Bryan Childs wrote:
> On 9/11/07, Ray Lambert <codemonkey_at_interthingy.net> wrote:
>> For my part, I am strongly against "TiVo-ization" and I believe that if
>> the GPLv3 DRM provisions prevent someone from taking our code and
>> "TiVo-izing" it without our knowledge or input, then I don't think
>> that's a bad thing.
> There are no small number of us that have discussed this area in IRC -
> and I think it needs to be said it's a bit of a hot potato. There's a
> very definite split on peoples views here. I personally am NOT against
> Tivoisation, and there are others who feel the same.
That's fine and I understand that view completely. But the thing to
remember (as I pointed out in my earlier post) is that it's not an all or
nothing type of thing. You can license under the GPL by default and
license to a commercial org under a different license that permits them to
use DRM or whatever else they want to use all day long. No problem.
What the GPL gives you is protection in the default case. So, if someone
did want to use the code for something that the GPL doesn't permit, we, as
the copyright holders, get to decide if that's a use that we're
comfortable with. If we are, we can license to that group as we see fit.
But if we're not, we have the legal authority to tell them to go pound
So, it's about control (and protection of our work through control of it).
It's our work and we *should* control it. No outside party should have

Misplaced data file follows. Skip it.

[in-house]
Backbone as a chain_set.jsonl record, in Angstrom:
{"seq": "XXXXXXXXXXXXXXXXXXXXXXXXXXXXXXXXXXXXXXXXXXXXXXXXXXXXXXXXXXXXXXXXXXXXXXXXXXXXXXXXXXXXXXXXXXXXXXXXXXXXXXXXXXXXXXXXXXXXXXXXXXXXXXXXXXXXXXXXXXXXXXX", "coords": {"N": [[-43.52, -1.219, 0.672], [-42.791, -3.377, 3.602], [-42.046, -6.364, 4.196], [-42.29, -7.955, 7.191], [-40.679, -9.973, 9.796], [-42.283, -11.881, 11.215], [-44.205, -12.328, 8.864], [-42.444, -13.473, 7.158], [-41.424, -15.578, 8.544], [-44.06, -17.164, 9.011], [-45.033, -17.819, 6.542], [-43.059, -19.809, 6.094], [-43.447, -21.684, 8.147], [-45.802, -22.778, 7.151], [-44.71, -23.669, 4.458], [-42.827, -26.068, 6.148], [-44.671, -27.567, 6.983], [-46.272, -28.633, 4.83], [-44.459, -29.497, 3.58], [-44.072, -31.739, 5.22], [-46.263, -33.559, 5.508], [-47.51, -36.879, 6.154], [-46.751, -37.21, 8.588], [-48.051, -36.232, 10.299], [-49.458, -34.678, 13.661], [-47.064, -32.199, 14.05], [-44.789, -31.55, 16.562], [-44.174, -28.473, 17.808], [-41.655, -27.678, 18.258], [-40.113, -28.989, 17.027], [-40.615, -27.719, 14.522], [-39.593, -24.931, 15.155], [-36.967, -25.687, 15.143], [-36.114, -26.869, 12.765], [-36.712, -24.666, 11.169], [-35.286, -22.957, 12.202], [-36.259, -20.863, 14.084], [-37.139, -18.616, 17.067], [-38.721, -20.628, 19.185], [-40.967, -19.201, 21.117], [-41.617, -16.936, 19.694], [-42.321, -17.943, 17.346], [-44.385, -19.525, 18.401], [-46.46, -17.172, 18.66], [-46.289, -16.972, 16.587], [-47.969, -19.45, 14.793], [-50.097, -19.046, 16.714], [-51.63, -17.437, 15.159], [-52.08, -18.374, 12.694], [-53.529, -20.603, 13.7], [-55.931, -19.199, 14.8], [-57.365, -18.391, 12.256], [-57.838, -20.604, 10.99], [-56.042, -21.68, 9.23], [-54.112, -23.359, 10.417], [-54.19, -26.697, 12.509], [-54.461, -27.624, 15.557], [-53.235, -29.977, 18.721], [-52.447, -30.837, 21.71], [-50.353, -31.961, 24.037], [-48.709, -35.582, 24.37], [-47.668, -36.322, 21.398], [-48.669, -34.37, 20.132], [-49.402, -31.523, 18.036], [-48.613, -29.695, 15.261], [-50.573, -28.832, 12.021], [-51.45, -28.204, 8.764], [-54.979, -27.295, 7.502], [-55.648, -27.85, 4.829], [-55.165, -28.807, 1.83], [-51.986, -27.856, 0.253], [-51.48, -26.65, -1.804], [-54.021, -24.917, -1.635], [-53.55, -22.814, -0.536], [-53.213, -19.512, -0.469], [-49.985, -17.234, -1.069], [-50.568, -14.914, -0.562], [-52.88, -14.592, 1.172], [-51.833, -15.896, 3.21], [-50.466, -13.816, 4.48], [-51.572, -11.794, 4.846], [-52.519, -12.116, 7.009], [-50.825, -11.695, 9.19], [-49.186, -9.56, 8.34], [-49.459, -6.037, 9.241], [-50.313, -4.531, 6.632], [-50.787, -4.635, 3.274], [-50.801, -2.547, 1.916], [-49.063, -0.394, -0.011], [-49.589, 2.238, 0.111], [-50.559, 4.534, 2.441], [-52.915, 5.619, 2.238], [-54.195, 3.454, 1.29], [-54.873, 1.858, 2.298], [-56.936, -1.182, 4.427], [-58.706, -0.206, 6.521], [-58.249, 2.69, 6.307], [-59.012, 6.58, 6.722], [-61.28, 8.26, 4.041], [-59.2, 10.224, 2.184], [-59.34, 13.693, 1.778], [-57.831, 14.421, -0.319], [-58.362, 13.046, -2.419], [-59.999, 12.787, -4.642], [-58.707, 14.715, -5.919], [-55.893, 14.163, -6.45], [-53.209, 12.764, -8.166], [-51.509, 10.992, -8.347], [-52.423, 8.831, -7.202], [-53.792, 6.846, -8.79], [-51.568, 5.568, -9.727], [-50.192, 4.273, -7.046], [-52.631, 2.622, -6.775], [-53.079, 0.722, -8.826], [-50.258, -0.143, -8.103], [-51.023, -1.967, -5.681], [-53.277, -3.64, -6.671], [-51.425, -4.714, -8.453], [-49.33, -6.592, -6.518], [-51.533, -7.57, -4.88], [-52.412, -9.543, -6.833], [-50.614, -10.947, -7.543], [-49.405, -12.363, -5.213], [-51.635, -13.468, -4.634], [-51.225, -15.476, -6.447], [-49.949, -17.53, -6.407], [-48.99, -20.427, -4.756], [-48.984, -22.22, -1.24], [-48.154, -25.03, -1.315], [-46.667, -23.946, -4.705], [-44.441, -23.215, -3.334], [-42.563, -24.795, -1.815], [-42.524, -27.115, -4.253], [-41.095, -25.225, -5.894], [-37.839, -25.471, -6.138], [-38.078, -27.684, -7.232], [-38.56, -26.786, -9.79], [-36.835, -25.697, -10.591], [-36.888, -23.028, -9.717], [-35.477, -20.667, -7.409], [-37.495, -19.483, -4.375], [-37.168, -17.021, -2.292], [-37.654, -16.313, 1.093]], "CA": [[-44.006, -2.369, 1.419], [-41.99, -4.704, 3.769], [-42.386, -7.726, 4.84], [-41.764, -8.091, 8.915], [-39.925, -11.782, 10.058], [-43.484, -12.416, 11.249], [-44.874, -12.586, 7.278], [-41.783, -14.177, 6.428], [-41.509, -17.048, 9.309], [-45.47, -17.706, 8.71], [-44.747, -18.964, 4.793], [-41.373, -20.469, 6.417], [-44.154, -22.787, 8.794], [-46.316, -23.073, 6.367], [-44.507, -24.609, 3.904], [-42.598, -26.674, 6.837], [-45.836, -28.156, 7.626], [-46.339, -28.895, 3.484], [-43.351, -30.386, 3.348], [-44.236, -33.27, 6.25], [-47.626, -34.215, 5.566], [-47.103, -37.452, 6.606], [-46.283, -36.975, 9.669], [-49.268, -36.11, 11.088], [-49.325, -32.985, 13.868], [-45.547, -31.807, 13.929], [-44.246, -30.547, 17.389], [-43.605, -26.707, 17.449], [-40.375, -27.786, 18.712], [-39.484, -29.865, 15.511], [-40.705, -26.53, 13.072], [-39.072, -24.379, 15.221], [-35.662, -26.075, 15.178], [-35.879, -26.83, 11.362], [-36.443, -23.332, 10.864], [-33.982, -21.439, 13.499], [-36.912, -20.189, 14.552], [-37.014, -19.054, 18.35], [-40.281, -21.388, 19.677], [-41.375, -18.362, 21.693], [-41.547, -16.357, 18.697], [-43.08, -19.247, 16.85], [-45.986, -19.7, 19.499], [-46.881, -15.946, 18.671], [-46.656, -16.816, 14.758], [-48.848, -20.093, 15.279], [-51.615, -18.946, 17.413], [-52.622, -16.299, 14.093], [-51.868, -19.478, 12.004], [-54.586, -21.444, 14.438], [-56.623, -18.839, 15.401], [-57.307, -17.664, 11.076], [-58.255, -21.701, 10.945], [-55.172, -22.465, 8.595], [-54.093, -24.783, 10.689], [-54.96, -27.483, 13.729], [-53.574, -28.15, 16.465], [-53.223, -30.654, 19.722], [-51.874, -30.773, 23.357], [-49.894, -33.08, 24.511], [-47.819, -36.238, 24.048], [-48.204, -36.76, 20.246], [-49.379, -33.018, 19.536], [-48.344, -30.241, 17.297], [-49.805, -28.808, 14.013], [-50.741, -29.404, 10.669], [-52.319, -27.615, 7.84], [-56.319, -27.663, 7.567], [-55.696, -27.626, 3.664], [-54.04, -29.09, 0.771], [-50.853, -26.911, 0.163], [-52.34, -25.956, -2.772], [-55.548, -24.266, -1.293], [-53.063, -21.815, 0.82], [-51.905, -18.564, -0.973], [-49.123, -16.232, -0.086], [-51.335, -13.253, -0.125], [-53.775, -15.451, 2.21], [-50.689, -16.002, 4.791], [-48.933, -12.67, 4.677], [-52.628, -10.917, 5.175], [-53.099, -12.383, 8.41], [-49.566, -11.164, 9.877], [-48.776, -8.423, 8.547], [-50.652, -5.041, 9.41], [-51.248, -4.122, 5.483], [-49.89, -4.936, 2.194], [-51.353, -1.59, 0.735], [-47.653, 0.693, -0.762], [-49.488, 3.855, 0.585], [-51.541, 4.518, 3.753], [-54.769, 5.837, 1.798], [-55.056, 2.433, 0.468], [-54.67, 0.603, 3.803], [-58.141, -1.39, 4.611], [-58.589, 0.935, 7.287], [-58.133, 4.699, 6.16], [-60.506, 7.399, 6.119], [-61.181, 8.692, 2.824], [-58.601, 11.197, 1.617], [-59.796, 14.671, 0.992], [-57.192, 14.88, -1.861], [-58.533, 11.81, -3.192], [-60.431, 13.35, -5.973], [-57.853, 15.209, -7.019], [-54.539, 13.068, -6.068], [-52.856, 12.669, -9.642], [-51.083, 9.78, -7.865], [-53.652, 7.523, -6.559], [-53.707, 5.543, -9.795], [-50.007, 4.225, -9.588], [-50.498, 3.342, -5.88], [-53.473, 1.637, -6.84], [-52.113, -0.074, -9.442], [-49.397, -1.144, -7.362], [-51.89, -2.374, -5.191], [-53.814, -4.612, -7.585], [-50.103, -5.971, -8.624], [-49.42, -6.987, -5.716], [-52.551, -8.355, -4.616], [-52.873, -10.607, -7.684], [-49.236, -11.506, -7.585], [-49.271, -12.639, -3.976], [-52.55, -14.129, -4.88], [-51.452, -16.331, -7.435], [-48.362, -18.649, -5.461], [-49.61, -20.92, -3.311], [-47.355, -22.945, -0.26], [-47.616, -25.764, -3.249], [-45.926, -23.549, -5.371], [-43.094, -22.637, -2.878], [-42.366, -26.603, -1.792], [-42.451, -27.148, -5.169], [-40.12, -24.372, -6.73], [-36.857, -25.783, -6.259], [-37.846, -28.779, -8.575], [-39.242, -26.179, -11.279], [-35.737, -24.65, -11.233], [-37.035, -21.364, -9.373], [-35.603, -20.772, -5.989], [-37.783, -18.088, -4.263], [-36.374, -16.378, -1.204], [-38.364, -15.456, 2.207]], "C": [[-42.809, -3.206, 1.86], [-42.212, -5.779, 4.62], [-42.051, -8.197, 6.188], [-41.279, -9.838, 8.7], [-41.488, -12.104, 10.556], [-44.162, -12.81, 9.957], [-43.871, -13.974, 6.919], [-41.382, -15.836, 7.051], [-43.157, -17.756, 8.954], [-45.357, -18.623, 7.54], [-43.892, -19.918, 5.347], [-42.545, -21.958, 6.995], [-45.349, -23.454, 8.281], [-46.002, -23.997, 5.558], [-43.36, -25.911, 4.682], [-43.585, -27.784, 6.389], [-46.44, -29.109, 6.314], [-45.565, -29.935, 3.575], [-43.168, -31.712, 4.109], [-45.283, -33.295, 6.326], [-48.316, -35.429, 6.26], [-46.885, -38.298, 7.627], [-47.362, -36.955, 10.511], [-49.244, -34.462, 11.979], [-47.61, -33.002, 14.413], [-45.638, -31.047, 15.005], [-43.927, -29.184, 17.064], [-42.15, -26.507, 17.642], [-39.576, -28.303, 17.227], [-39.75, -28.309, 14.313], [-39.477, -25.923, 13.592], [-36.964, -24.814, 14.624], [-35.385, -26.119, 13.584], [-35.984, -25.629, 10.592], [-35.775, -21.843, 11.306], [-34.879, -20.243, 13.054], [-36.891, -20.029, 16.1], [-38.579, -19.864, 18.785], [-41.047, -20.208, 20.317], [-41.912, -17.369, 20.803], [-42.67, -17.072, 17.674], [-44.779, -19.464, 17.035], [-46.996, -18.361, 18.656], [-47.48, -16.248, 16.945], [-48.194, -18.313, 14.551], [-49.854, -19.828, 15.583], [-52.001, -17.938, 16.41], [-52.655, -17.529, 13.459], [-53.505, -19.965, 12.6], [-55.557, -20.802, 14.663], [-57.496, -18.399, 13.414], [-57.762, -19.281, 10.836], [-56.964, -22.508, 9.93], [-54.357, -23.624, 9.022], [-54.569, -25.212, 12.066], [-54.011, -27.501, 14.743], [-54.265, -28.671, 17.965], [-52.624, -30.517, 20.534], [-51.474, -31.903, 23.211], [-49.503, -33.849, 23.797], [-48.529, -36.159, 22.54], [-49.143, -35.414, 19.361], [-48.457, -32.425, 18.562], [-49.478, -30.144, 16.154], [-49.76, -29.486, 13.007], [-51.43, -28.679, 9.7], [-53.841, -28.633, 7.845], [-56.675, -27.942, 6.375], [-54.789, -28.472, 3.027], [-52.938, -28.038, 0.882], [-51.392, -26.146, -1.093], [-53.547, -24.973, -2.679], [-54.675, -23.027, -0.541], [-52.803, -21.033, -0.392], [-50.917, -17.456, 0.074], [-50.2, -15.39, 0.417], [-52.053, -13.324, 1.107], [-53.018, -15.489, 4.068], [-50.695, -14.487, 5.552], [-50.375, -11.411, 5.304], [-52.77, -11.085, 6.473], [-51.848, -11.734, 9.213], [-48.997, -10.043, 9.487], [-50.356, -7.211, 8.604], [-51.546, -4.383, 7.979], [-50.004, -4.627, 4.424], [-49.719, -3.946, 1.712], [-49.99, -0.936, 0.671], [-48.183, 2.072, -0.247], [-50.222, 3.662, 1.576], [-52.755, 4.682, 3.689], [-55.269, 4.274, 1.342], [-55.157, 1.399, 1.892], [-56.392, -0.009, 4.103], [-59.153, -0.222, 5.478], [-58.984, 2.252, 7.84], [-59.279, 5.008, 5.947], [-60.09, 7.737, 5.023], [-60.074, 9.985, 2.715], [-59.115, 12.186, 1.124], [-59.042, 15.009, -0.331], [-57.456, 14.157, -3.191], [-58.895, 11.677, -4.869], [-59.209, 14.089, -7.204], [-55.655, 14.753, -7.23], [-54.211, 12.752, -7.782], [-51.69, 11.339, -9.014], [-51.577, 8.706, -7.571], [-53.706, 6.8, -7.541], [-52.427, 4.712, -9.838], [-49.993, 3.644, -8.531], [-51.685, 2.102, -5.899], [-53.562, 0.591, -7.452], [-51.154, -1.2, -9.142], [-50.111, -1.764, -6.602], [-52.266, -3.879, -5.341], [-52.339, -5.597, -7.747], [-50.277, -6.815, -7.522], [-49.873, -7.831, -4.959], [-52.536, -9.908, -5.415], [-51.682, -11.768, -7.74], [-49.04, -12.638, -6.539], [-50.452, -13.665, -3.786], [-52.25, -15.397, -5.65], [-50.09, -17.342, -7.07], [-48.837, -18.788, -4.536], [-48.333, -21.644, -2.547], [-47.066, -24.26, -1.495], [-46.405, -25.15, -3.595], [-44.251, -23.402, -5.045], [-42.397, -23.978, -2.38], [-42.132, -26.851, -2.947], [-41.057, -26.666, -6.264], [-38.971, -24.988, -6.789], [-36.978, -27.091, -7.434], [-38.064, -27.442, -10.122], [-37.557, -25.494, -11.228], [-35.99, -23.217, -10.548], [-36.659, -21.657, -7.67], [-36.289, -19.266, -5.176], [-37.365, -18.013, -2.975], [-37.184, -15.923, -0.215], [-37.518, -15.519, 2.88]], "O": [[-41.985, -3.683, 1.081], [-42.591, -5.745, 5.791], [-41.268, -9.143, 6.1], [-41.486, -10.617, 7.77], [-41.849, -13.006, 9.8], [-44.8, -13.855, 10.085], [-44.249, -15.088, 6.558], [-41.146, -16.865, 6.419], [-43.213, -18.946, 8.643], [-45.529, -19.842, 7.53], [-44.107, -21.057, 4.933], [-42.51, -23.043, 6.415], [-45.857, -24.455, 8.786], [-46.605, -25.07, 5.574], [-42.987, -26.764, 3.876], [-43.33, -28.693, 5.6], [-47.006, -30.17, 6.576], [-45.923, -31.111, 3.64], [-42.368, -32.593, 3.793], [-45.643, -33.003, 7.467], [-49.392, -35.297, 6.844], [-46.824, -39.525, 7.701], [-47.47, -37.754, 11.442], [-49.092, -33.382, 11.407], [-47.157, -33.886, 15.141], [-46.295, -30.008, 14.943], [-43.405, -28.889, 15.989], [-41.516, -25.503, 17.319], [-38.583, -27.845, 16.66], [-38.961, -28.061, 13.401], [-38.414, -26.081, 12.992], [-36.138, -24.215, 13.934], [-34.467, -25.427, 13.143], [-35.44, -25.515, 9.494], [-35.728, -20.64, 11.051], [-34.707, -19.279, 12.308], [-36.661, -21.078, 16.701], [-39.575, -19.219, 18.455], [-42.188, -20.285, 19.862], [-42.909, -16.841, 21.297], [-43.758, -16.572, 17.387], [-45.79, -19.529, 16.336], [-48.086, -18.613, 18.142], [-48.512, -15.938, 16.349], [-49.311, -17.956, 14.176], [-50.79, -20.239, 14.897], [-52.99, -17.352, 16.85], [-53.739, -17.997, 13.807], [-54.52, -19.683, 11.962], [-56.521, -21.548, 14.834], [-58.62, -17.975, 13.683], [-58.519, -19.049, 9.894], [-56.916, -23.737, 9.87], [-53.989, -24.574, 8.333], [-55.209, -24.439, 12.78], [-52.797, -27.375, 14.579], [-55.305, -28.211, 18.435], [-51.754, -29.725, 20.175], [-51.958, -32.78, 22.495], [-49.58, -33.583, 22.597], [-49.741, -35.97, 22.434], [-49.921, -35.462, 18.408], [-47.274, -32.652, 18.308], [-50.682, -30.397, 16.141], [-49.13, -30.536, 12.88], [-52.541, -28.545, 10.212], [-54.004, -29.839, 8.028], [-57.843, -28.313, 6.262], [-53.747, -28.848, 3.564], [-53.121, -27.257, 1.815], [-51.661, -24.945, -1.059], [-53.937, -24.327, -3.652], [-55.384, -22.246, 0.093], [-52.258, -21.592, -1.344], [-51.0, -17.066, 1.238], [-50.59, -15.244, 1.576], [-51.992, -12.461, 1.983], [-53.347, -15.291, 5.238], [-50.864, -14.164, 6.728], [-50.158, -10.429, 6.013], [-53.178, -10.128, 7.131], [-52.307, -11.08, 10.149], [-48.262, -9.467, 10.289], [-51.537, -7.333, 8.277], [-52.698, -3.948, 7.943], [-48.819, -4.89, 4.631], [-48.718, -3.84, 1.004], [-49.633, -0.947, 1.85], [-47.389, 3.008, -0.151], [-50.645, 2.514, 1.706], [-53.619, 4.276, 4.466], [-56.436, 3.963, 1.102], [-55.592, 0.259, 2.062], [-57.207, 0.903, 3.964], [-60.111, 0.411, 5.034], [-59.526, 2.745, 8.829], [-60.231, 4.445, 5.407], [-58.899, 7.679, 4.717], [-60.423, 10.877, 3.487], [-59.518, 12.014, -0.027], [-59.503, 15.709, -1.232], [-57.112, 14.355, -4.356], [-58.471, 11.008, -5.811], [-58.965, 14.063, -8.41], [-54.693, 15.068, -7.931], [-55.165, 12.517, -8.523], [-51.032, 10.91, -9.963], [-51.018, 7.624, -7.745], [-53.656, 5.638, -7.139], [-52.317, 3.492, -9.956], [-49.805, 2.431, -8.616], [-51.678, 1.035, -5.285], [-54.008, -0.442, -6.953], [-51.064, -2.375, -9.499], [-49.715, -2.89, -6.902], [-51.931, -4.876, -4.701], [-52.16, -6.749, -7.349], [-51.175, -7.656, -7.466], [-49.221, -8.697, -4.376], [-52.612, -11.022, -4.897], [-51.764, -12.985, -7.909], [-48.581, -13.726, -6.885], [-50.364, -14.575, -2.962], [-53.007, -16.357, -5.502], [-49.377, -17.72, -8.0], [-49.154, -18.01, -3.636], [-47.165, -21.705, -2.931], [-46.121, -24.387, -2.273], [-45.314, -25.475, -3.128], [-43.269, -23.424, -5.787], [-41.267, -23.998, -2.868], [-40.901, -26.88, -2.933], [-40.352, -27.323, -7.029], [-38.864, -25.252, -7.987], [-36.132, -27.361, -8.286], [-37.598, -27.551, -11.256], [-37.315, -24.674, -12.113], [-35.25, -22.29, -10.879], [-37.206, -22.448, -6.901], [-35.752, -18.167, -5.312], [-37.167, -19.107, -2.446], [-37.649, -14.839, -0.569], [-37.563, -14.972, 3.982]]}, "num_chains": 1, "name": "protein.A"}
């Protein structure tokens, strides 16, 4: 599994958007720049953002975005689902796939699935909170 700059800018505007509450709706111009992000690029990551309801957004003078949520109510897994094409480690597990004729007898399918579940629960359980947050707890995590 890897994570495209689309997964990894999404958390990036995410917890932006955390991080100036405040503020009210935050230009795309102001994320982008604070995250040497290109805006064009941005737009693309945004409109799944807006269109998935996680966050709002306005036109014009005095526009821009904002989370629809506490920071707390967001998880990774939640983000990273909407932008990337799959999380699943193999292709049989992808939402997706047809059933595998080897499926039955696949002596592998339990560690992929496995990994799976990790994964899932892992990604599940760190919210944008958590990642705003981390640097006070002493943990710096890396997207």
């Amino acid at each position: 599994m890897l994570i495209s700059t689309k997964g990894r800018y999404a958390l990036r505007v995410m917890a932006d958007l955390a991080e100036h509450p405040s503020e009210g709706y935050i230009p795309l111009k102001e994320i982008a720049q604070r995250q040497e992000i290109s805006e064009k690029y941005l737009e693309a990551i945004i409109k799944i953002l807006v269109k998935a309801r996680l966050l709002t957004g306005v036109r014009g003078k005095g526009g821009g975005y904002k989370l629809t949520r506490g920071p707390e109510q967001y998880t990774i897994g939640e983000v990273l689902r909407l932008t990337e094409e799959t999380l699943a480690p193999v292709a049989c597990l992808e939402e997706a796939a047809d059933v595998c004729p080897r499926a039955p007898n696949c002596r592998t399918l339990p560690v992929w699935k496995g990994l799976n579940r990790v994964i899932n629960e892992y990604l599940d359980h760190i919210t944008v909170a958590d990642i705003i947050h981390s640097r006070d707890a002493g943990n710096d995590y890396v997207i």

the power to walk in and do whatever they want with it; it's not their
work. That's what the GPL is all about and that's why it permits dual
licensing (so the copyright holders themselves are not locked into their
own cage, so to speak).
> It's been pointed out and that were a company to do this with the Rockbox
> code, it would in fact be a port that's already 90% done, and all we'd
> then have to do is work out how to get round the "being unable to update
> the device unofficially" bit.
What's wrong with this picture?
We do all the work to develop the thing, then some company comes along and
"steals" it, makes a profit off it (which we get none of), and then we're
still stuck having to reverse-engineer it in order to use it?! How
exactly is that a good deal for us?
If a company wants to use our SW, lock it up, and make a profit off it,
they should come to us and negotiate for those privileges. What we want
to get in return is something for us to debate, but we should get
something. It's far from unreasonable to expect a royalty (even a fairly
large one!). Think how actual monetary *income* would benefit the group!
And there is absolutely nothing wrong with expecting this! I guarantee
you they will still get a better deal from us than they would from someone
else and it'll be much cheaper than developing it themselves.
Frankly, if you want to allow a company to do whatever they want with our
work (which, IMO, is essentially what you're saying) then you might as
well forget about fancy licenses altogether and just make it freeware!
> We'd STILL get the code contributions back from whoever tried to do this
> - and in my mind at least, that benefits Rockbox the project enormously.
And we can still get contributions back using a custom, non-GPL license
because we get to set the terms ourselves! :)
Received on 2007-09-11